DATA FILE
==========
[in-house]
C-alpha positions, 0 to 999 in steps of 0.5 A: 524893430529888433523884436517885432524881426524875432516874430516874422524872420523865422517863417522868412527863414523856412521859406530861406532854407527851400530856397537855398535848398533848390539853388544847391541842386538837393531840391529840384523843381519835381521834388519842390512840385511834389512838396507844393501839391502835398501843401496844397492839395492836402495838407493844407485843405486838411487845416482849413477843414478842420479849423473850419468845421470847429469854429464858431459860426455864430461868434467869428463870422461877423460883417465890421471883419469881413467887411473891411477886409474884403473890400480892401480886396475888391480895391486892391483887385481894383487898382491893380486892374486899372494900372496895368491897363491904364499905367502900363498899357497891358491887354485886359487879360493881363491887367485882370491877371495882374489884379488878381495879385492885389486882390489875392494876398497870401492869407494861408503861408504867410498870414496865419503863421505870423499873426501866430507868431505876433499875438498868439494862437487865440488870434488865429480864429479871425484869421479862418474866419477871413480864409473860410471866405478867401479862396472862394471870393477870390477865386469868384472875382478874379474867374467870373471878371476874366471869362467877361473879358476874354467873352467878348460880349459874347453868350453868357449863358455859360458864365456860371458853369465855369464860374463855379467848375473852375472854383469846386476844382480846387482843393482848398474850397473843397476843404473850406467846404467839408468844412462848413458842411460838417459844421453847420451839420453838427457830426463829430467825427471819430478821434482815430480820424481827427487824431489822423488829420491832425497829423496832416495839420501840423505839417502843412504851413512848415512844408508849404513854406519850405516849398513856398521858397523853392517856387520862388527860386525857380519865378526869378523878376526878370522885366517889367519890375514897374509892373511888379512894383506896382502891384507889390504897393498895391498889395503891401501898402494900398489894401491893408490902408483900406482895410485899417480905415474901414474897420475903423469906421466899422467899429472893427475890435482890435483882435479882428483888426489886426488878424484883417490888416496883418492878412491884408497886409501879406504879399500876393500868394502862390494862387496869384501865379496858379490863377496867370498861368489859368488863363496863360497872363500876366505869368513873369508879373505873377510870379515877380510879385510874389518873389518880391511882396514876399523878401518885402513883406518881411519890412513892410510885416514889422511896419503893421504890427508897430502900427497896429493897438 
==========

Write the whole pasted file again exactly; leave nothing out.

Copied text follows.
[in-house]
C-alpha positions, 0 to 999 in steps of 0.5 A: 524893430529888433523884436517885432524881426524875432516874430516874422524872420523865422517863417522868412527863414523856412521859406530861406532854407527851400530856397537855398535848398533848390539853388544847391541842386538837393531840391529840384523843381519835381521834388519842390512840385511834389512838396507844393501839391502835398501843401496844397492839395492836402495838407493844407485843405486838411487845416482849413477843414478842420479849423473850419468845421470847429469854429464858431459860426455864430461868434467869428463870422461877423460883417465890421471883419469881413467887411473891411477886409474884403473890400480892401480886396475888391480895391486892391483887385481894383487898382491893380486892374486899372494900372496895368491897363491904364499905367502900363498899357497891358491887354485886359487879360493881363491887367485882370491877371495882374489884379488878381495879385492885389486882390489875392494876398497870401492869407494861408503861408504867410498870414496865419503863421505870423499873426501866430507868431505876433499875438498868439494862437487865440488870434488865429480864429479871425484869421479862418474866419477871413480864409473860410471866405478867401479862396472862394471870393477870390477865386469868384472875382478874379474867374467870373471878371476874366471869362467877361473879358476874354467873352467878348460880349459874347453868350453868357449863358455859360458864365456860371458853369465855369464860374463855379467848375473852375472854383469846386476844382480846387482843393482848398474850397473843397476843404473850406467846404467839408468844412462848413458842411460838417459844421453847420451839420453838427457830426463829430467825427471819430478821434482815430480820424481827427487824431489822423488829420491832425497829423496832416495839420501840423505839417502843412504851413512848415512844408508849404513854406519850405516849398513856398521858397523853392517856387520862388527860386525857380519865378526869378523878376526878370522885366517889367519890375514897374509892373511888379512894383506896382502891384507889390504897393498895391498889395503891401501898402494900398489894401491893408490902408483900406482895410485899417480905415474901414474897420475903423469906421466899422467899429472893427475890435482890435483882435479882428483888426489886426488878424484883417490888416496883418492878412491884408497886409501879406504879399500876393500868394502862390494862387496869384501865379496858379490863377496867370498861368489859368488863363496863360497872363500876366505869368513873369508879373505873377510870379515877380510879385510874389518873389518880391511882396514876399523878401518885402513883406518881411519890412513892410510885416514889422511896419503893421504890427508897430502900427497896429493897438 